Objective: Cytomegalovirus (CMV) is a frequent opportunistic viral pathogen in patients with AIDS leading to retinitis and other serious manifestations. CMV disease may be successfully treated. Prophylactic antiviral therapy has been shown to reduce the risk of CMV disease if initiated early. We evaluated PCR and the antigenemia tests as methods for early detection of CMV disease.
Methods: Two-hundred HIV-seropositive subjects with CD4 T-cell counts below 100 x 10(6)/l were monitored with CMV polymerase chain reaction (PCR), the antigenemia test, blood cultures and CMV immunoglobulin (Ig) G and IgM titres every second month for 1 year.
Results: Thirty-eight patients (19%) developed CMV disease. The PCR test detected CMV DNA a median of 46 days before onset of disease. This was earlier than the median of 34 for the antigenemia test and a median of 1 day for CMV blood cultures. Univariate analysis showed that the CMV PCR, the antigenemia test and blood cultures all had significant predictive values for subsequent development of CMV disease with odds ratios (OR) of 30, 22 and 20. CMV serology had no predictive value. Multivariate analysis showed that the PCR method was superior to the other tests; OR: CMV PCR 10.0, antigenemia test 4.4 and CMV cultures 4.3. No clinical parameters had any significant predictive value in the stepwise multivariate model.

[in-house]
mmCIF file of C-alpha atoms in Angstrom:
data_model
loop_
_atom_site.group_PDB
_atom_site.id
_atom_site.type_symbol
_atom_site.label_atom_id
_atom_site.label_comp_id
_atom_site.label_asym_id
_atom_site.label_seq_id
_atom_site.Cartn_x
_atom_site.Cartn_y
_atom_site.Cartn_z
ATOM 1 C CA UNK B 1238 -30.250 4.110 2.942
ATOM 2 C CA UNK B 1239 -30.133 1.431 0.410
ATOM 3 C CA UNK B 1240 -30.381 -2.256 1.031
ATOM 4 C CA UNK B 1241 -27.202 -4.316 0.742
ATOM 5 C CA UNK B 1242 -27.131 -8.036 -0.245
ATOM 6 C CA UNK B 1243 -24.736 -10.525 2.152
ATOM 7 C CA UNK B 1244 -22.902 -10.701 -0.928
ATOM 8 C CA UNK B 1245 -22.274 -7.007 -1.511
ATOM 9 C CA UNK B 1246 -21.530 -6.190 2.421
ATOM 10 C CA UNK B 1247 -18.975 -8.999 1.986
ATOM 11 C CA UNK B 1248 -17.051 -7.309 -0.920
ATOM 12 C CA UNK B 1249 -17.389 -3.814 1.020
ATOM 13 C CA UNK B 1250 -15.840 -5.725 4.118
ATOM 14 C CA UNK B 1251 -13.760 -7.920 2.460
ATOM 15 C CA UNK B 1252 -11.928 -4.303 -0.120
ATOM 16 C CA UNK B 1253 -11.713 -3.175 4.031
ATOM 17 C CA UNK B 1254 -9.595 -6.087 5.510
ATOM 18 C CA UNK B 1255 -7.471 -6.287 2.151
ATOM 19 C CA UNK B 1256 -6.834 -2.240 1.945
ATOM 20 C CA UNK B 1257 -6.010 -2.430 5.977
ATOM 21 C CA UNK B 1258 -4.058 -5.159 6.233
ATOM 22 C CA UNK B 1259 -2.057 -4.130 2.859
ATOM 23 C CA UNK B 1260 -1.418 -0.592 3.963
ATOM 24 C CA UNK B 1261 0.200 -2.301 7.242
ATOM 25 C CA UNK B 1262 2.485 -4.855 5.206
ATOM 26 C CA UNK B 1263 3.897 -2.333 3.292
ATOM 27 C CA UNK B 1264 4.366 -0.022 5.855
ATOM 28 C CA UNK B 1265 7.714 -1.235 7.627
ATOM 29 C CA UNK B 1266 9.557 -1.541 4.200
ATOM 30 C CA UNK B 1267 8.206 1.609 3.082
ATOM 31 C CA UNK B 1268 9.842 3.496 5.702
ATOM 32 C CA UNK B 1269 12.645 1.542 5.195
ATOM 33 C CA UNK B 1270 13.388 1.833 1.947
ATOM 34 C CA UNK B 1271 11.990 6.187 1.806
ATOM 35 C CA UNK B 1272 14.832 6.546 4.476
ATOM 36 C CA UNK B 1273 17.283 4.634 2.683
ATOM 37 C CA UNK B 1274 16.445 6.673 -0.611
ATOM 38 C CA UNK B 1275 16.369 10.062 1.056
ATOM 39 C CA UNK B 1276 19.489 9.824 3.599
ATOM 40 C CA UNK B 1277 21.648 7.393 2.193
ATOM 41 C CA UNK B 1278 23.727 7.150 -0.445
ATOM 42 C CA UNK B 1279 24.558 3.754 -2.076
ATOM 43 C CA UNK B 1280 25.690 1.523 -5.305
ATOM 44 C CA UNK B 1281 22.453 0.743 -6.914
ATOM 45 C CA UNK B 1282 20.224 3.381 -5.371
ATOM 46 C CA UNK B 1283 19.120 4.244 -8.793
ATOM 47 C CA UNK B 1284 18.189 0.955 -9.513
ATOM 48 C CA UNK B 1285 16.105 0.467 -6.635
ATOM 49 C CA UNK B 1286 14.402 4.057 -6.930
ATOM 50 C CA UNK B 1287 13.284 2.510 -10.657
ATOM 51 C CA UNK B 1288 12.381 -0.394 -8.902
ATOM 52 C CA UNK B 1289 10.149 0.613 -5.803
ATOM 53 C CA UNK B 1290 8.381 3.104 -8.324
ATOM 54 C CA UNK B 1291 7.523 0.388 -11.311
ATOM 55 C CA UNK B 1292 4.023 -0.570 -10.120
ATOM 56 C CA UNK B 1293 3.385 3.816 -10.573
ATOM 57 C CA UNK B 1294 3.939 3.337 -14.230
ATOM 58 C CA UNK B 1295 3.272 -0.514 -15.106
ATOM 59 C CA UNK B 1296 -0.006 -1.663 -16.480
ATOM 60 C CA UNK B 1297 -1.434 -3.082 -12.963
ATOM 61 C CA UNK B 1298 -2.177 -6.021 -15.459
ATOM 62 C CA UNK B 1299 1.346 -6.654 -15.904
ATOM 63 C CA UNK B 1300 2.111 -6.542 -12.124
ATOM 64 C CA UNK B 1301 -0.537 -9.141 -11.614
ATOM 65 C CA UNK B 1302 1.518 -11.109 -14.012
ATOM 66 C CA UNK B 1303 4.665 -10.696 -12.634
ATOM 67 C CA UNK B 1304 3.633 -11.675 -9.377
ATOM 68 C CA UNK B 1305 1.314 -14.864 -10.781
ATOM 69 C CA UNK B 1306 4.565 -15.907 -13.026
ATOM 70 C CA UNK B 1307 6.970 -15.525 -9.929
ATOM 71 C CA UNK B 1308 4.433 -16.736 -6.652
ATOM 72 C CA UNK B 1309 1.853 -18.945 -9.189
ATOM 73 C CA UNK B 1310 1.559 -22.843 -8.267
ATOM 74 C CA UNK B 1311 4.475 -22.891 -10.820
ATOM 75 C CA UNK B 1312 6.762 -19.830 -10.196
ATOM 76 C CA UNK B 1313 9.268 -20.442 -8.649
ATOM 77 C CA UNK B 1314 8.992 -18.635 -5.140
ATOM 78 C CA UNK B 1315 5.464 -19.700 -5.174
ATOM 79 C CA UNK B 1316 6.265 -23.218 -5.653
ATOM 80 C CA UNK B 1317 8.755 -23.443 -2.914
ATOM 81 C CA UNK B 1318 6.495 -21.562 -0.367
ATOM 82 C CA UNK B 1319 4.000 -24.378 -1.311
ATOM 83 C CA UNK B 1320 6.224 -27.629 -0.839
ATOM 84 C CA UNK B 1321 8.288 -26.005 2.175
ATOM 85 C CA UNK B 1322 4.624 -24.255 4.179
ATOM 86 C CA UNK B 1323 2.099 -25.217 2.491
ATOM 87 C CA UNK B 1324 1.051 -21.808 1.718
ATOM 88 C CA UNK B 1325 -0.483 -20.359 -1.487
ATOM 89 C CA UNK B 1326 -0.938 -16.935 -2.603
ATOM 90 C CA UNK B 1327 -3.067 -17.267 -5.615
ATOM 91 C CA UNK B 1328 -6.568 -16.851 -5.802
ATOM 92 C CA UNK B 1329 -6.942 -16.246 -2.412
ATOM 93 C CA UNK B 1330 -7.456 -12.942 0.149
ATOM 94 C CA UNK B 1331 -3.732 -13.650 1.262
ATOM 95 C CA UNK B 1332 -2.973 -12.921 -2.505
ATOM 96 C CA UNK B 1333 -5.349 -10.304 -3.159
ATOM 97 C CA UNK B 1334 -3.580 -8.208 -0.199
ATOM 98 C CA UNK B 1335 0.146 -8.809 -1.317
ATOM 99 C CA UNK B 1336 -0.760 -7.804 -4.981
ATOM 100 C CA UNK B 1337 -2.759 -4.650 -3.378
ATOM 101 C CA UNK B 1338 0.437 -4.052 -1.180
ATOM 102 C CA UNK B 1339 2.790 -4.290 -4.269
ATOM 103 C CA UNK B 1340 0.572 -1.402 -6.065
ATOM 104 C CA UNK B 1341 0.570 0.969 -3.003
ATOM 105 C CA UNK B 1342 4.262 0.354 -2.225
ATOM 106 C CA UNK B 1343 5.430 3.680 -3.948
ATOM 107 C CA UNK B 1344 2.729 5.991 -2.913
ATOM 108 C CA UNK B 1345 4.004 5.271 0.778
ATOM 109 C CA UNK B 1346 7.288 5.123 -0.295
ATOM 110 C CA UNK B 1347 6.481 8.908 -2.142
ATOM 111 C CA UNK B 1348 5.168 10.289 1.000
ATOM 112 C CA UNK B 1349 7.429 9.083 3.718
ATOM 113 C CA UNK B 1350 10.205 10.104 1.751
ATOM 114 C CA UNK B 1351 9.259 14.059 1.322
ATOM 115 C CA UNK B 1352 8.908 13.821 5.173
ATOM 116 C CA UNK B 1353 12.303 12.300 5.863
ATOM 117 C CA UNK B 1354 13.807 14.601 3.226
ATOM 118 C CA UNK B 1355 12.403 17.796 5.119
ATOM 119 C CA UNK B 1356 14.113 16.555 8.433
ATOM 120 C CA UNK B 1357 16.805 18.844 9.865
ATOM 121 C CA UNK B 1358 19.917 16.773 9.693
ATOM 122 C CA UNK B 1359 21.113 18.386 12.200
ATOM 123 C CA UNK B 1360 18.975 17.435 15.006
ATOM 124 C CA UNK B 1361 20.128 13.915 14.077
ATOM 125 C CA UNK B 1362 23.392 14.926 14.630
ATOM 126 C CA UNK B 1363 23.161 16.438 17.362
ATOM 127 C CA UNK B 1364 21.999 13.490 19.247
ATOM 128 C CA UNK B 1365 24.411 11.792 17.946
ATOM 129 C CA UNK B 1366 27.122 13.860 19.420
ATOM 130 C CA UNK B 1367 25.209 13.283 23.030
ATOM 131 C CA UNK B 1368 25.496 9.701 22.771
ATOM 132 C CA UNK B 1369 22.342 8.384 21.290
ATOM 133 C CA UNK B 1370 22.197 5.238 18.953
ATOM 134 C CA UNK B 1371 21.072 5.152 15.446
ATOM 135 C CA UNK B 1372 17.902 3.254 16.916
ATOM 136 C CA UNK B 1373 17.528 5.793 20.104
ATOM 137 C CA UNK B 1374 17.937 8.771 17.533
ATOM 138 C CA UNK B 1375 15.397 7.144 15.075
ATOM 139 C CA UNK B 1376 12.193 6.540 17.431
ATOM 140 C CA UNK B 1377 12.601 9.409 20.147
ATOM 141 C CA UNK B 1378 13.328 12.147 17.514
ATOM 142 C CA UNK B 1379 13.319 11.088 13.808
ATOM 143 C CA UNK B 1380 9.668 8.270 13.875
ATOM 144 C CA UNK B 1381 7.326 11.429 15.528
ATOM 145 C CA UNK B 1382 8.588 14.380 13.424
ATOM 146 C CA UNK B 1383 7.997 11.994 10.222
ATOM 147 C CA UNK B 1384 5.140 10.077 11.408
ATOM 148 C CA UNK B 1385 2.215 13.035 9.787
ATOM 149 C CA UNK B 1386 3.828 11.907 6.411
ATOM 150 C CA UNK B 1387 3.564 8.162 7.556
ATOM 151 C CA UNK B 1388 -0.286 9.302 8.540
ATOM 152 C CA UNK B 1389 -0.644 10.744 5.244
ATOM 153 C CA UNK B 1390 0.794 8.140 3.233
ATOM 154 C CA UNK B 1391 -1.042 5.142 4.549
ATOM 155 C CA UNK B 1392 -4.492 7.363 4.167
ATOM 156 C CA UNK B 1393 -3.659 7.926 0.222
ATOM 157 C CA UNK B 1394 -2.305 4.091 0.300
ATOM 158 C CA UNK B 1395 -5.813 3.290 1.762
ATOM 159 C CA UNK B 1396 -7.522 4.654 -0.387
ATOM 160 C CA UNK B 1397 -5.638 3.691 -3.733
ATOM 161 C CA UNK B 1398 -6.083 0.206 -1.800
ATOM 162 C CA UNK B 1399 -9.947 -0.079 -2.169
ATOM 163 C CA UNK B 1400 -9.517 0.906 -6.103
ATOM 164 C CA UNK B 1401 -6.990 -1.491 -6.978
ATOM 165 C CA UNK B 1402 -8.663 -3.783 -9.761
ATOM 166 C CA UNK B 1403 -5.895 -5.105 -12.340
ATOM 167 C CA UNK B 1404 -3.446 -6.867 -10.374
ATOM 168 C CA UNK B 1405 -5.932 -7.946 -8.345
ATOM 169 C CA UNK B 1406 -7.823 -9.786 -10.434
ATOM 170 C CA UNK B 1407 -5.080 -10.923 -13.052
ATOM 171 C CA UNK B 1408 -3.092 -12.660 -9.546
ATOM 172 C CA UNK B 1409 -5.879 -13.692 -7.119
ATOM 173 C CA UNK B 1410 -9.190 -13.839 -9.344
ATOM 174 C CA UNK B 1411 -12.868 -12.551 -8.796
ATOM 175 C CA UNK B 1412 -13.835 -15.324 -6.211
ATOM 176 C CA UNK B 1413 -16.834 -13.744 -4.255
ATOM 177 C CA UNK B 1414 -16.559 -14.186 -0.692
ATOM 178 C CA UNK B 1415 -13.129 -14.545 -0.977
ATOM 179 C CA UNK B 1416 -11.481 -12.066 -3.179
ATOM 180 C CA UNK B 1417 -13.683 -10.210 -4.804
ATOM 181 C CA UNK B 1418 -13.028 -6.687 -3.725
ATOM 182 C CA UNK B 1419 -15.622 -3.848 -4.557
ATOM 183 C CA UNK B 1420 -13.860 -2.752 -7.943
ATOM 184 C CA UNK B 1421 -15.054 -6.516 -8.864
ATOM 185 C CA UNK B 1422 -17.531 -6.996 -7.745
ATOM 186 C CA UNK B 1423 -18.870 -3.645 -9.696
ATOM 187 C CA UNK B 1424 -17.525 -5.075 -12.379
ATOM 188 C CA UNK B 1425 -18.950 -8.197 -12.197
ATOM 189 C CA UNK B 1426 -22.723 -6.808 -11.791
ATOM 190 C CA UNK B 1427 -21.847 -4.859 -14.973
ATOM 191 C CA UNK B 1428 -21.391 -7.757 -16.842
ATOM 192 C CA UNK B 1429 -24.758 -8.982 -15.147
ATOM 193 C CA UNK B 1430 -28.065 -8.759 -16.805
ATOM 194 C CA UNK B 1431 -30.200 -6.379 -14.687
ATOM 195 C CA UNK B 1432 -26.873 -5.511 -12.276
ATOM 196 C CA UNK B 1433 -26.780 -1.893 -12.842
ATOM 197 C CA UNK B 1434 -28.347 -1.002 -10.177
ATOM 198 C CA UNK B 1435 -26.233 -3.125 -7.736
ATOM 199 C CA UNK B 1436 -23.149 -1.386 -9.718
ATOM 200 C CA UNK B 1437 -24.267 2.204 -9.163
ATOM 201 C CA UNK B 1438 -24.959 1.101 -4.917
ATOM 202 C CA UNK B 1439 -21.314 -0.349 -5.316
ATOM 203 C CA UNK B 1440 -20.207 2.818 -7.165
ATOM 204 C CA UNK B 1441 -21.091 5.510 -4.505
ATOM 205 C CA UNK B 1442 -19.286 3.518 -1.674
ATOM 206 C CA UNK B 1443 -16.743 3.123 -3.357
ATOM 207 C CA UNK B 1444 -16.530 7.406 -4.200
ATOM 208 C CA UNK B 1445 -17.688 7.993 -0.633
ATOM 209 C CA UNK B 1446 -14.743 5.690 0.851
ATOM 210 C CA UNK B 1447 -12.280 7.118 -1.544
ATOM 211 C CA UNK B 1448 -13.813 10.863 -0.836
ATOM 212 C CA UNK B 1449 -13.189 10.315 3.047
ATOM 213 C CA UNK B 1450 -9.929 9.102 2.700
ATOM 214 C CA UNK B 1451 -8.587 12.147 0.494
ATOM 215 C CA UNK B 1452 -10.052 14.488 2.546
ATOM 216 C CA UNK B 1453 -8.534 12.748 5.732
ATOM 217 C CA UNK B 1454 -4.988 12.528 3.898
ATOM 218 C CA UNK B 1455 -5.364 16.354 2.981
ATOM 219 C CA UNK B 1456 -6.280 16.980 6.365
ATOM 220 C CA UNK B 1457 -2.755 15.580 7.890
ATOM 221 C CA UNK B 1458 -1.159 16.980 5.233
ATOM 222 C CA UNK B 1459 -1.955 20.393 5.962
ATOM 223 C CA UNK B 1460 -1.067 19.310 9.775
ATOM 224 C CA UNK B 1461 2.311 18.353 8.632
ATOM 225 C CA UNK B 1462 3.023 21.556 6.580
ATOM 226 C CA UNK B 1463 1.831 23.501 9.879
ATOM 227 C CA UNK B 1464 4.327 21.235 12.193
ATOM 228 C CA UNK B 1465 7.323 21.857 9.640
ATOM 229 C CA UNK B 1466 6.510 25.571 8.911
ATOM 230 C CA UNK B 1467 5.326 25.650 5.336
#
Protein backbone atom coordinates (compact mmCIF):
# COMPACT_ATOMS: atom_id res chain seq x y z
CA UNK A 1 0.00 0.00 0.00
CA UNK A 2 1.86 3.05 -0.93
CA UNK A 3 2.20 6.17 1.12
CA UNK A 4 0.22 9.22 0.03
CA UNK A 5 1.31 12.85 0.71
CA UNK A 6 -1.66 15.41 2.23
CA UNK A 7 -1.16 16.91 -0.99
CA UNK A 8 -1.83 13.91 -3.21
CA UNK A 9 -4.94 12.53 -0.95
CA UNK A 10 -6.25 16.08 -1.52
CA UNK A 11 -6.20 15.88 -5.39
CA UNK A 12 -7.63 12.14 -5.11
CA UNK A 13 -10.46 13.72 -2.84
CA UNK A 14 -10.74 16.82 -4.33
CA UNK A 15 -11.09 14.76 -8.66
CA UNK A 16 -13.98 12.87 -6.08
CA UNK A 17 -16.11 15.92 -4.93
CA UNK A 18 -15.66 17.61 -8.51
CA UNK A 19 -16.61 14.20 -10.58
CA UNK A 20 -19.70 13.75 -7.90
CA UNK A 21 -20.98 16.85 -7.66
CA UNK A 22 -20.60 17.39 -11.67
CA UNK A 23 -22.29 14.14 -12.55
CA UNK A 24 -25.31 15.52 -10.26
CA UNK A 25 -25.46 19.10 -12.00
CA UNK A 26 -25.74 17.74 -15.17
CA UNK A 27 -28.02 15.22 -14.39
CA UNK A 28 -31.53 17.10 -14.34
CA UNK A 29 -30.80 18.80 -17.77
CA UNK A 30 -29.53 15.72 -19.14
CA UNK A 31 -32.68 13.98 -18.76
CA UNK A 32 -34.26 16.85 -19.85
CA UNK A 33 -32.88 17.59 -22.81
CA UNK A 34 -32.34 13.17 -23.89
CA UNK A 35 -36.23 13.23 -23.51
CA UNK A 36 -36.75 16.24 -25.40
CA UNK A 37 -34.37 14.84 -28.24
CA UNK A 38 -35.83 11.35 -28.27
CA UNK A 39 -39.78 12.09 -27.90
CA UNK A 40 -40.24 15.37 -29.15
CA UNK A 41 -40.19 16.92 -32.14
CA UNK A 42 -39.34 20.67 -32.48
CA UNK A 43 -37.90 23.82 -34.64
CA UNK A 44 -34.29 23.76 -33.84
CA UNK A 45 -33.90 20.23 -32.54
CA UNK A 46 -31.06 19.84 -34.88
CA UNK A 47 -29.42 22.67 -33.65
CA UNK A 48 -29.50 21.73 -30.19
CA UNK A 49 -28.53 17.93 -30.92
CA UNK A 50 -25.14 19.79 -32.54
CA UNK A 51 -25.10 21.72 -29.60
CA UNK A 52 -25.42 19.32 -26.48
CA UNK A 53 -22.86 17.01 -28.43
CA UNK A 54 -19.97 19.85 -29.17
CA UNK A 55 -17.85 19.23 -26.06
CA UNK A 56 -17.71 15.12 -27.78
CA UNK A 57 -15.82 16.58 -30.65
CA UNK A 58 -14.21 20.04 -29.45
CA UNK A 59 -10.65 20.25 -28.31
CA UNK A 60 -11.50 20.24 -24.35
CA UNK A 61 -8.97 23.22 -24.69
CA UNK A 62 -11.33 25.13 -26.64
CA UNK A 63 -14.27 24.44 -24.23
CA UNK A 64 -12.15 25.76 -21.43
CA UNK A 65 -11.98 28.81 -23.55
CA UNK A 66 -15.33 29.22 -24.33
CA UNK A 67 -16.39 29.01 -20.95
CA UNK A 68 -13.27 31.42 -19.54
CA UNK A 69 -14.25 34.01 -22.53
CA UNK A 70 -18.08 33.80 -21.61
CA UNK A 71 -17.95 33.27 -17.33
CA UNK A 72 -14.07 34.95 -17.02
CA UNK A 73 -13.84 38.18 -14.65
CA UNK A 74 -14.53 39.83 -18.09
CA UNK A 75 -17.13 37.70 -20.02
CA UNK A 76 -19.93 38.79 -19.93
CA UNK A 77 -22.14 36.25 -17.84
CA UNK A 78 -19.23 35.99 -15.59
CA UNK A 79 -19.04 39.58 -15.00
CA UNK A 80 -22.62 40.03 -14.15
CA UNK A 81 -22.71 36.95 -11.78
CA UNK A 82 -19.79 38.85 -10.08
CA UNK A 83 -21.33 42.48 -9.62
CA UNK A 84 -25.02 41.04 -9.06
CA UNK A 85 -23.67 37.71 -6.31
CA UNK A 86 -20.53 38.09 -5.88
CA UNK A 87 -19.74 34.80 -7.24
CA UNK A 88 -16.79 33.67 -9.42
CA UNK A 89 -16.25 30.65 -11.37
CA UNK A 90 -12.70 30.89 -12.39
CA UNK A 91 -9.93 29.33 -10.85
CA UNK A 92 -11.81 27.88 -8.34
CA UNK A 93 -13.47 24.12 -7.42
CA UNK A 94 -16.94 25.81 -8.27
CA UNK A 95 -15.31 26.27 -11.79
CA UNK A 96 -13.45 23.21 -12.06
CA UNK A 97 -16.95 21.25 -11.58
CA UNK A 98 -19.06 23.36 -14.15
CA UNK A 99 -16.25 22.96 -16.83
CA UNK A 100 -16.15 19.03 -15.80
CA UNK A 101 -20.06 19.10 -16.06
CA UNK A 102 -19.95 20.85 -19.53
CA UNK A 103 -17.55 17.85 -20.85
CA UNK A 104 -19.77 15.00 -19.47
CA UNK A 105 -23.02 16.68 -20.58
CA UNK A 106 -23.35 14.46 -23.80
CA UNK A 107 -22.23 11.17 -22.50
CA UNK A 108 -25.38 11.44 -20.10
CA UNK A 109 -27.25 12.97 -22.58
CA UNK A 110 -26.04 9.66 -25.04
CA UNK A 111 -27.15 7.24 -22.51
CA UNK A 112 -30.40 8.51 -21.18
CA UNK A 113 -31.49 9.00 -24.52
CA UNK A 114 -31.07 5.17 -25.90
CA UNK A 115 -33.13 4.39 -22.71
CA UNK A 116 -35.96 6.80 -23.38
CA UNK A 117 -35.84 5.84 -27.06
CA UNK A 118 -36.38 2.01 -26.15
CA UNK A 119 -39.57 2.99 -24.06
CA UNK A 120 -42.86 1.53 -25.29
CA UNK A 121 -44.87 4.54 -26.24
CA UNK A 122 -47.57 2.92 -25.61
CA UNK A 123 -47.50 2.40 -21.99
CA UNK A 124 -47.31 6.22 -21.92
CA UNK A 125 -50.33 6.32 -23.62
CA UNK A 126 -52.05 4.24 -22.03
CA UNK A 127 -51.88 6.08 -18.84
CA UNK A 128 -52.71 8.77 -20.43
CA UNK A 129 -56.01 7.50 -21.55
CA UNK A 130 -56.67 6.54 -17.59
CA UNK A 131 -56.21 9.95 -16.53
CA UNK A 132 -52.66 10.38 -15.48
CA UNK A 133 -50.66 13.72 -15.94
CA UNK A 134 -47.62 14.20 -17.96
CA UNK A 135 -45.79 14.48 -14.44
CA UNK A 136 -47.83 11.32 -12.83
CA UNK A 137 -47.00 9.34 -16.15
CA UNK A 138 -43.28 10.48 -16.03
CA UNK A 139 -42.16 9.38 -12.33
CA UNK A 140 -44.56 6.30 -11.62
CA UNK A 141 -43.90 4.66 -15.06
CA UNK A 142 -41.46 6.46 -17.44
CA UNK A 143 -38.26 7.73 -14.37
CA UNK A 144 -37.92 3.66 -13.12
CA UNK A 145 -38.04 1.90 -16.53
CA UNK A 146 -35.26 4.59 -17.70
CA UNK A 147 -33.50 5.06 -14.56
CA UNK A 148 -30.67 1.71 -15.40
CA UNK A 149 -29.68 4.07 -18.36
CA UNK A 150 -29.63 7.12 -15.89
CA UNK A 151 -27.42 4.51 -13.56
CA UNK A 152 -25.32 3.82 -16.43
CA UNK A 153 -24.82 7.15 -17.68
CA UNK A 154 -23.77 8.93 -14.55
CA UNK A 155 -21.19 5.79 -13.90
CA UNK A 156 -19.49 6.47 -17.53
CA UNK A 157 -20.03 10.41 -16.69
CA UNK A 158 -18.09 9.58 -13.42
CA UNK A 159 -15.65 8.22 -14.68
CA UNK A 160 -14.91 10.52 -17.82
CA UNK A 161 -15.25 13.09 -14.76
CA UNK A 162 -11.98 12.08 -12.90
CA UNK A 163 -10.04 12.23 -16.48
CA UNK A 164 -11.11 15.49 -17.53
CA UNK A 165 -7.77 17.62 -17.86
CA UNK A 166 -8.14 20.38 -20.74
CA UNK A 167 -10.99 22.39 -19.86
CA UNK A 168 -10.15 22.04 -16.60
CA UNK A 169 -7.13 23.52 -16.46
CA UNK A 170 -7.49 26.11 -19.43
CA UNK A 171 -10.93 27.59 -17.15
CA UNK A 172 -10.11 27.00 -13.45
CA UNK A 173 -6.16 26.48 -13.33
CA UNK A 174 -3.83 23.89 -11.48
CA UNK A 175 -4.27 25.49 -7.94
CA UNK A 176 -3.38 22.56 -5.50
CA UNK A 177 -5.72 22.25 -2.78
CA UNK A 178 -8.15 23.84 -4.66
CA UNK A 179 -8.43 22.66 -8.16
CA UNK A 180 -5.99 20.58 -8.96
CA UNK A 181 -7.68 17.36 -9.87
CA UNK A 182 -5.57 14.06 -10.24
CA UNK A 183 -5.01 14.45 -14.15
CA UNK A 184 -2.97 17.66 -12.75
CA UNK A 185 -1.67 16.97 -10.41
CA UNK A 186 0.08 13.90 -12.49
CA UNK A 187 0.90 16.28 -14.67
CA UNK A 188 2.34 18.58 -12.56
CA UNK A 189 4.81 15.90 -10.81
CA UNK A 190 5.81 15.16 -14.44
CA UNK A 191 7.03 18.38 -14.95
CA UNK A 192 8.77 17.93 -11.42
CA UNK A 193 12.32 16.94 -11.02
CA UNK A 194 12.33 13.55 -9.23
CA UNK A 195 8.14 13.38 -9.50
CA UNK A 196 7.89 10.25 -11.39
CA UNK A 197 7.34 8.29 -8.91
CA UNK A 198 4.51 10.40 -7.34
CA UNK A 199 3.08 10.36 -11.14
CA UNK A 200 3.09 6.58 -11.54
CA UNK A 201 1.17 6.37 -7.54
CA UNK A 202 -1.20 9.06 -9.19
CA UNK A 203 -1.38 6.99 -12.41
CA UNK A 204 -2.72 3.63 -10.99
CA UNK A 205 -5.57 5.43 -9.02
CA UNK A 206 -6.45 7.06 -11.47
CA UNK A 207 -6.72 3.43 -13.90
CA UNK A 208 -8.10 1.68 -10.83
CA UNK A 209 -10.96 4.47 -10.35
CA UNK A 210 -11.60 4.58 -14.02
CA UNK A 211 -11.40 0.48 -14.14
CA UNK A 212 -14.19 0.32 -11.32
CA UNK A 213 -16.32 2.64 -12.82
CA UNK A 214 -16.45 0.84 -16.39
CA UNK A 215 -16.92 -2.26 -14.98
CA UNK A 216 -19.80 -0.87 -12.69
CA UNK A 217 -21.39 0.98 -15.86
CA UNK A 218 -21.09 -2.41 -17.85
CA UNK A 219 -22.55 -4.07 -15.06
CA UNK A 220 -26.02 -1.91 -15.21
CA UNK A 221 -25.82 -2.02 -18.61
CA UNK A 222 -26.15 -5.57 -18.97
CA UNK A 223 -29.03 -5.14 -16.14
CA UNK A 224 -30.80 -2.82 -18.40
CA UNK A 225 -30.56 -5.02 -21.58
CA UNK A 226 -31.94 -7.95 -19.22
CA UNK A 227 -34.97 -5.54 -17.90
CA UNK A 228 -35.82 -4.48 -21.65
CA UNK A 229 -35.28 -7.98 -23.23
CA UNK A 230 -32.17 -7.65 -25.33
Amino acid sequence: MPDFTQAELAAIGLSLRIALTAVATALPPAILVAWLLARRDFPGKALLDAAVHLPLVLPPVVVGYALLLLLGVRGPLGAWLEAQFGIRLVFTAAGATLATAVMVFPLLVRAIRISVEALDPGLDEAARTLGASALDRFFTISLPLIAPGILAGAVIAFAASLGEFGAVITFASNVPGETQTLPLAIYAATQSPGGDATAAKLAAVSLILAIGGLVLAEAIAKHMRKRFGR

Conclusions: The CMV PCR and the CMV antigenemia tests are both sensitive methods that may predict development of CMV disease up to several months prior to clinical disease. These methods make it possible to select patients at high risk for CMV disease and suitable for prophylactic therapy against CMV.